What the world needed, at the end of the hottest year on record, was a bold commitment to phase out fossil fuels, and that did not happen. The agreements that have been made, are insufficient for a timely, just and fair transition away from fossil fuels towards sustainable energy based systems.

Yet this is the first time that the words fossil fuels have been mentioned at all in a final statement of a UN climate summit. This makes the risk of so-called “stranded assets” for financial institutions, clearly visible. Any sensible financial institution will now stop financing fossil fuels even faster. This will lead to an acceleration of the shift of capital from fossil fuels to renewable energy.

This is crucial because climate isn't about more money, but about money going to the right places. This means that financial institutions have a choice to be part of the solution by taking their own responsibility. By ending the financing of fossil fuels and increasing financing of renewable energy, the sector can boost the transition to a sustainable economy.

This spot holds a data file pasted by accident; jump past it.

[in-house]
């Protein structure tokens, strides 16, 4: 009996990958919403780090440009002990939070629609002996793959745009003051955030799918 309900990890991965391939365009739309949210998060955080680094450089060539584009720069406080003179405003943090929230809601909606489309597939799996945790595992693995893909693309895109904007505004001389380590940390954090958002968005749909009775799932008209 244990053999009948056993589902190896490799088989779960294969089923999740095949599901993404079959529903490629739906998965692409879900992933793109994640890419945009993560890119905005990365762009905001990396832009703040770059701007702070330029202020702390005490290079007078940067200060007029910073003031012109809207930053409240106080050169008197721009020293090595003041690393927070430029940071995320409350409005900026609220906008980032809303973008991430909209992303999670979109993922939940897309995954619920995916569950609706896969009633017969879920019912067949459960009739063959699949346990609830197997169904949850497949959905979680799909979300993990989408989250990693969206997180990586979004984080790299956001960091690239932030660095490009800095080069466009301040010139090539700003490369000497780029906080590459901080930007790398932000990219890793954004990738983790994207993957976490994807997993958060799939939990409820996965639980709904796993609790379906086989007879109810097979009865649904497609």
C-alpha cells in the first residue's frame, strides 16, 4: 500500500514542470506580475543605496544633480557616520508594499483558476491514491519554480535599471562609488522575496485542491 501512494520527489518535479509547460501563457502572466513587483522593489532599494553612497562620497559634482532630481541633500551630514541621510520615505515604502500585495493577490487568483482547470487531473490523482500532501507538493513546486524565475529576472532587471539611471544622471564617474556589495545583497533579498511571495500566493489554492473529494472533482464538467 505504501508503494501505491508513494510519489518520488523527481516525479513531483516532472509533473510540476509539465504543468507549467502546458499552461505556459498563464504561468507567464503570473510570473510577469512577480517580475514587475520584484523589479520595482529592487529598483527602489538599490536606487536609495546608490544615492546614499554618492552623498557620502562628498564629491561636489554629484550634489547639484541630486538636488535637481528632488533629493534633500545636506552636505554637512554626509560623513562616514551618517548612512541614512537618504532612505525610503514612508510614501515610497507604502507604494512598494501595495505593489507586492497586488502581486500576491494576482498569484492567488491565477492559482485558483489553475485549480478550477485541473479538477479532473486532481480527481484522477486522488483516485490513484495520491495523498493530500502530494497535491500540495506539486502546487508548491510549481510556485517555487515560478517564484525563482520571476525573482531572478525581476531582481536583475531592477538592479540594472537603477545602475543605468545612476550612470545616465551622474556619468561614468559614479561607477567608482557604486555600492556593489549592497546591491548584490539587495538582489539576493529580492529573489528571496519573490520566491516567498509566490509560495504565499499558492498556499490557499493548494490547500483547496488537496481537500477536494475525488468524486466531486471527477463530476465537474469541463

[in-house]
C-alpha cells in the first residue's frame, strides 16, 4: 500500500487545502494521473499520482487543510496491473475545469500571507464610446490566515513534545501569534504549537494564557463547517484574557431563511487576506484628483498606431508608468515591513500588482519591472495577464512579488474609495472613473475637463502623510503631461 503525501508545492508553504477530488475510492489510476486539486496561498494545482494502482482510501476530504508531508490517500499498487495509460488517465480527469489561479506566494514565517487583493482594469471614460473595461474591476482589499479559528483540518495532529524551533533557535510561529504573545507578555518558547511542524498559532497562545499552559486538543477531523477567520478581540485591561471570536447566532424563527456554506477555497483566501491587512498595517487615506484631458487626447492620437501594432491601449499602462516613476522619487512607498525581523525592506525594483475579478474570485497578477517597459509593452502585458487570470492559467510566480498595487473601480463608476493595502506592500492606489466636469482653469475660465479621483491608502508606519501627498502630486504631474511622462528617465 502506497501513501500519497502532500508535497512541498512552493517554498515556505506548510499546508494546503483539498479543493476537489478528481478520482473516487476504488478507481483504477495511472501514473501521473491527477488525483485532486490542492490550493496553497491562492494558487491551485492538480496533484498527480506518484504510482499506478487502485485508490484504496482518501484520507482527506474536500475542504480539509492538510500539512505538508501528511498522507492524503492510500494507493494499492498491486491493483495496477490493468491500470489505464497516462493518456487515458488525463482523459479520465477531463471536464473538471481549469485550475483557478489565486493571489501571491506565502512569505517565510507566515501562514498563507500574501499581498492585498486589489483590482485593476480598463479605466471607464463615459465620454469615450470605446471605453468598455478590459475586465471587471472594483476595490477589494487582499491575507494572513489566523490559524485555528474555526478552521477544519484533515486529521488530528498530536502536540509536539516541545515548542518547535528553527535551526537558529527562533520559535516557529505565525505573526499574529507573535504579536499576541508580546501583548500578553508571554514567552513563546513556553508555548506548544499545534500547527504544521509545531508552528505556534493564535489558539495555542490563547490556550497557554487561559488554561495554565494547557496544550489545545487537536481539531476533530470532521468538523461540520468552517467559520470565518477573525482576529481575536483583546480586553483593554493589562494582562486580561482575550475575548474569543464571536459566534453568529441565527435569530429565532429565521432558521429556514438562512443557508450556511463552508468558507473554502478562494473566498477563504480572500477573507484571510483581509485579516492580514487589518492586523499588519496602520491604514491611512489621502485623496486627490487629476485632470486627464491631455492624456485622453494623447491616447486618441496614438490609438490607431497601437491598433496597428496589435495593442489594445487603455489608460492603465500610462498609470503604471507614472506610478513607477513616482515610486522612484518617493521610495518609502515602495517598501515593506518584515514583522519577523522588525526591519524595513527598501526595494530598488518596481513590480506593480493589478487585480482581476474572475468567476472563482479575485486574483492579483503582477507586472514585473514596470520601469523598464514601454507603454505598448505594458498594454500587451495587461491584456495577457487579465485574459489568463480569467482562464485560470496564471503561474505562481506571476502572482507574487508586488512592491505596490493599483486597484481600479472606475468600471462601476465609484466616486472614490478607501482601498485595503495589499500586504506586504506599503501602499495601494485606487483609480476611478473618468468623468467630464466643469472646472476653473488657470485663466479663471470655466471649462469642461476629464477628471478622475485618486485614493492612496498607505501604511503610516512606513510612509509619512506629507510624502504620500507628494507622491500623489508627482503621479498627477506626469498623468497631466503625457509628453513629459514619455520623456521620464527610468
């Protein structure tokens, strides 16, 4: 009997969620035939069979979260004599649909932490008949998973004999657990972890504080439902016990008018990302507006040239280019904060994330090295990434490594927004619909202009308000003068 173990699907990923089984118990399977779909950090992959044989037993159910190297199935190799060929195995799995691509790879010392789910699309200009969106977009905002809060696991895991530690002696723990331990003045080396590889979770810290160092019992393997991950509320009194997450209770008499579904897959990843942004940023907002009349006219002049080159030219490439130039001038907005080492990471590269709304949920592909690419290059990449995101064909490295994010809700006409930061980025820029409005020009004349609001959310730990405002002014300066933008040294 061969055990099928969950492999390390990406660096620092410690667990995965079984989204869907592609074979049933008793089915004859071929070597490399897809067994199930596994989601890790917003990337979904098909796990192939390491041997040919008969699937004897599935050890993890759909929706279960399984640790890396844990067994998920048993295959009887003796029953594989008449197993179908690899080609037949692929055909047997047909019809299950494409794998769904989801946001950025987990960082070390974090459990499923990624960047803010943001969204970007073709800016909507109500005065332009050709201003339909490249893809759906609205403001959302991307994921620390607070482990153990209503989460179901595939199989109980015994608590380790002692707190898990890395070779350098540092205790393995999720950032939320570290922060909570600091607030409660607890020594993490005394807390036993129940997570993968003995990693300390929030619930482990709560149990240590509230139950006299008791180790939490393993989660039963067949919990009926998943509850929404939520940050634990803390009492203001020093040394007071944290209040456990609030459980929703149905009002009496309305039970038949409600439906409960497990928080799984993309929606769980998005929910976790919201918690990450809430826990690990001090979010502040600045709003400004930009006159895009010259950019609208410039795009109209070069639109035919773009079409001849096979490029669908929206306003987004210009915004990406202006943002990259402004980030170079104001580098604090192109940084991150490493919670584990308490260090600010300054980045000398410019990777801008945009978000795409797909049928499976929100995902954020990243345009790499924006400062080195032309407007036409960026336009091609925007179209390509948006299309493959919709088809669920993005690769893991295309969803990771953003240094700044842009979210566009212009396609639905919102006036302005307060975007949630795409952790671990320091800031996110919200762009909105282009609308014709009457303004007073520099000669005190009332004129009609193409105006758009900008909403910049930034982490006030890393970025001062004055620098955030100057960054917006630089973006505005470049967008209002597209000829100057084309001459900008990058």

Not only do financial institutions have to reallocate money. Advocating for a Fossil Fuel Non-Proliferation Treaty is now paramount. Financial institutions should urge governments to collaborate on creating this legal agreement to truly end the use of oil, coal, and natural gas in a timely and just manner. A fossil fuel treaty is the most logical step to make net-zero ambitions of governments and business a reality.

To foster a better outcome at next year’s COP29, the sector should also actively engage with governments and encourage them to agree on strict requirements to achieve the Paris climate accord and to implement robust policies.